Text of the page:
It has taken so long to write this blog entry and I cannot explain why, perhaps we were so busy in Iceland and afterwards that we have had not time, poor excuse. I did not enjoy Iceland? The experience was fantastic as were the people, so not that. I caught a cold, yes but no excuse. The only reasonable explanation (excuse) I can come up with is that I suddenly realised I am 64 not 63 this year, I have lost a year hence the delay, but gained a memorable Beatles song… Anyway whatever the reason for the long delay, back to present day Iceland…….

……….Touchdown, a firm, but not heavy landing at Keflavik airport in Iceland. We had been warned that strong winds could make landing tricky and earlier flights had problems and long delays. Low cloud had us just glimpsing the perimeter lights before landing. We are here in Iceland, the 98th country we have visiting in our travels. Keflavik Airport was the former Naval Air Station Keflavik, which played a prominent role in monitoring Soviet naval activity during the cold war, covering the seas between Greenland, Iceland and the United Kingdom, which was known by the acronym ‘GIUK gap’. The base which closed in 2006 has been proposed in 2017 by the US military for funding to build new hanger facilities for Navy surveillance aircraft in light of the deteriorating US-Russian relations.

We have arrived in our 98th country since we started traveling back in the 1970s. I think that a hundred is quite feasible, but since we have so many places to revisit, probably not much beyond that. We will leave those to other adventurers to discover.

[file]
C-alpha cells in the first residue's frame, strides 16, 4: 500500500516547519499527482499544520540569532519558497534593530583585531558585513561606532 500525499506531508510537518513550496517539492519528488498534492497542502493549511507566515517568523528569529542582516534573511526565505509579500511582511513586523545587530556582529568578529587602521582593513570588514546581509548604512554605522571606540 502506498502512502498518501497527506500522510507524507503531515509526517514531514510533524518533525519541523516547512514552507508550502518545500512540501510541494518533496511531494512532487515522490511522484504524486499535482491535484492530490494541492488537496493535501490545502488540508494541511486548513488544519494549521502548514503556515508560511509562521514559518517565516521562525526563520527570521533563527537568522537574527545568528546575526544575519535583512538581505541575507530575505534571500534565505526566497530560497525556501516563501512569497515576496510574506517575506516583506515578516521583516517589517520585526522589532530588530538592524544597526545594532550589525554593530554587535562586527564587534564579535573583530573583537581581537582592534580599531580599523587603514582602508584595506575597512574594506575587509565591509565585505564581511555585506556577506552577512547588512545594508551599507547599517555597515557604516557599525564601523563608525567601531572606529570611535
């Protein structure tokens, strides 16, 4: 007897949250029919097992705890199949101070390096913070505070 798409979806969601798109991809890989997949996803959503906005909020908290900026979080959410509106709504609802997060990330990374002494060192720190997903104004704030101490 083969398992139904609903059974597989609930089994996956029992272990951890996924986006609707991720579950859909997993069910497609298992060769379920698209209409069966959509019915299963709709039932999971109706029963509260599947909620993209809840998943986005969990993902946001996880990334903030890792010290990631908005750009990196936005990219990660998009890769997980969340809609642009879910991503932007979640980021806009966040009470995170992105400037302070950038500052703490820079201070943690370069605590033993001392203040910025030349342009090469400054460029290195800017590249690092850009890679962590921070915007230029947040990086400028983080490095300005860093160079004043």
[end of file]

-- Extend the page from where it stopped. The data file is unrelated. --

The terminal has a strong nordic feel, clean lines, wood and stone and arriving and departing passengers mixed up, similar to Munich. We are surprised to find shopping trollies where I expected luggage carts. Locals are stocking up on beer, of which six litres can be imported duty free. Then reason behind this becomes apparent when one has to pay in excess of US$10 /€9 a beer in a cafe/resturant. A little research reveals that alcohol tax in Iceland is volume based, not the traditional alcohol percentage model, hence the stock up on the beer at the airport on the way home. They do have luggage trollies as well I hasten to add.

Our friend Kristjan, whose path we crossed from time to time on both our and his first RTW journey in 2014/5 is waiting for us. We are so pleased to see him. In 2015 my illness precluded us from visiting Iceland as planned, but some two and a half years later, we have made it. Kristjan is outside customs and we have a joyous reunion. It is great to catch up with a fellow traveller, and friend, again.